DC: I begin by looking for pairs of images that create a strong psychological dialog. Often times, an image may be weak when viewed singularly, but that image might completely transform the meaning of another image when presented in sequence. It is important to set up a rhythm. Often times I will purposefully sequence images that obviously seem to belong together, and on following pages present a set of images that are seemingly disparate. I use this strategy to encourage the viewer to consider new associations and possibilities for deriving meaning from photographs. When I was editing for my new book, The Hereditary Estate, I purposefully created a visual anxiety, offering my viewer very little respite. The edit was relatively dense. Much of my work is narrative, but I make all efforts to avoid a completely linear storyline. I want to challenge my viewer. I don't want to TELL my audience what to think. I want my book or exhibition to be something the viewer must revisit multiple times to fully negotiate or comprehend.

Page spread from The Hereditary Estate © Daniel Coburn

f: How do you consider the balancing of formal qualities in the photographs with the content/narrative of the series as a whole as you select and sequence a series?

DC: In The Hereditary Estate, there is one spread where the horizon line of a landscape image perfectly aligns with the contour of a bed in a photo on the preceding page. This is one instance where a formal consideration dramatically altered the meaning of both photographs. Overall, I would say that the consideration of formal qualities doesn't play a large role in my decision making process. I am however interested in the language, or the syntax of an image. For instance what kind of psychological dialogue occurs when you place a snapshot image in sequence with a very formal, large-format portrait? Or, what happens when you place a pixelated image next to an image that was made with film? I use this type of sequence to create a more complex narrative, encouraging my viewer to carefully consider the timeline and the chronology of the story.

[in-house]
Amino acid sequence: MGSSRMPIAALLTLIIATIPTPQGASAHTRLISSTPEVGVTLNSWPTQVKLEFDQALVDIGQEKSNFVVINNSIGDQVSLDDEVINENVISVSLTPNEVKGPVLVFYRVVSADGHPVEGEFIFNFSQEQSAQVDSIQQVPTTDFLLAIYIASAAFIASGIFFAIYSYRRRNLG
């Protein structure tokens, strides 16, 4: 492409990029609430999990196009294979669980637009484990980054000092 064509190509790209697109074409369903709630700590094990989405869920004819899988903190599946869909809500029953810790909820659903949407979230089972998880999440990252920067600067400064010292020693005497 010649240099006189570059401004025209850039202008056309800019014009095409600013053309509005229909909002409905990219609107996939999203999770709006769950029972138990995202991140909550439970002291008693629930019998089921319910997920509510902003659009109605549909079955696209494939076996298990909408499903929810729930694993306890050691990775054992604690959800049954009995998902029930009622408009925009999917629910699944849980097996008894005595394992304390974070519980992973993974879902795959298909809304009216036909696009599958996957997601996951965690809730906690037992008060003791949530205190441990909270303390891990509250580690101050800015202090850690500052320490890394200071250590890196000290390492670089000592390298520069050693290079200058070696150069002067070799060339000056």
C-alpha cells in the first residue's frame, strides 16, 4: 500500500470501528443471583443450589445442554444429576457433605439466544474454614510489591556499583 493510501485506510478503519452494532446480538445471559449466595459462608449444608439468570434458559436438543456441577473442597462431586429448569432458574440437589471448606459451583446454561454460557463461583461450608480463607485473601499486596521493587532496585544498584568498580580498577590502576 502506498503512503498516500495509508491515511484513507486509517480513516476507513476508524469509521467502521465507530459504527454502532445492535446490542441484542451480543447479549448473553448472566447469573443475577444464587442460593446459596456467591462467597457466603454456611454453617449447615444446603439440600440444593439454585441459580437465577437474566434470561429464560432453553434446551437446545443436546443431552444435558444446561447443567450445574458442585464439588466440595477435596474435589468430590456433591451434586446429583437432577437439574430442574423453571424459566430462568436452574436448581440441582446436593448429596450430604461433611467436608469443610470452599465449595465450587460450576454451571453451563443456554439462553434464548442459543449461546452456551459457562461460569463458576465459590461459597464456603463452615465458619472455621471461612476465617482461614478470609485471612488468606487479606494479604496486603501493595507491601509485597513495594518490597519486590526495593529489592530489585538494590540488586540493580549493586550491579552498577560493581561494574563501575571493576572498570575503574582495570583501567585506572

From The Hereditary Estate © Daniel Coburn

f: What are common issues, problems and questions that unfold for you during the process of laying things out?

DC: There are always a few problem spots in the narrative or the sequence. There are places where the photographs aren't quite functioning the way I would like, or the language is confusing. This is when I go back to my pile of photos that I have omitted and begin to look for new relationships. One of my favorite artists is John Baldessari who was interested in the language of photographs. He would collect images and assign words to them, so that he could begin to form sentences through sequencing. I often take a similar approach.

f: How do you know when a layout is done?

DC: Sometimes you just know. I always feel a bit uneasy if the narrative/edit seems fully resolved. I know that if I am feeling comfortable, something must be wrong. My advice is to be thoughtful, but not controlling. Leave room for mistakes and accidents, because those will become additional points of access for your viewer.

Page spread from The Hereditary Estate © Daniel Coburn

Page spread from The Hereditary Estate © Daniel Coburn

f: What are common mistakes you see in editing?

DC: I think the most common mistake is an edit that is too easy. It is one that tells a very clear story and doesn't allow the viewer room for personal interpretation. I think it's best to expect the best from your viewer, and allow them to draw their own conclusions; allow them to bring their own history to your work. Let them complete the story and they will have a much more rewarding experience with your work.

f: Finally, what is the best advice you've ever gotten about editing?

DC: Find one or two people you trust to look at your work and provide advice on your edit. It doesn't need to be another photographer. My mentors are intellectuals, art historians and artists from other disciplines. We are often too close to our own work to see it objectively.

From The Hereditary Estate © Daniel Coburn

Page spread from The Hereditary Estate © Daniel Coburn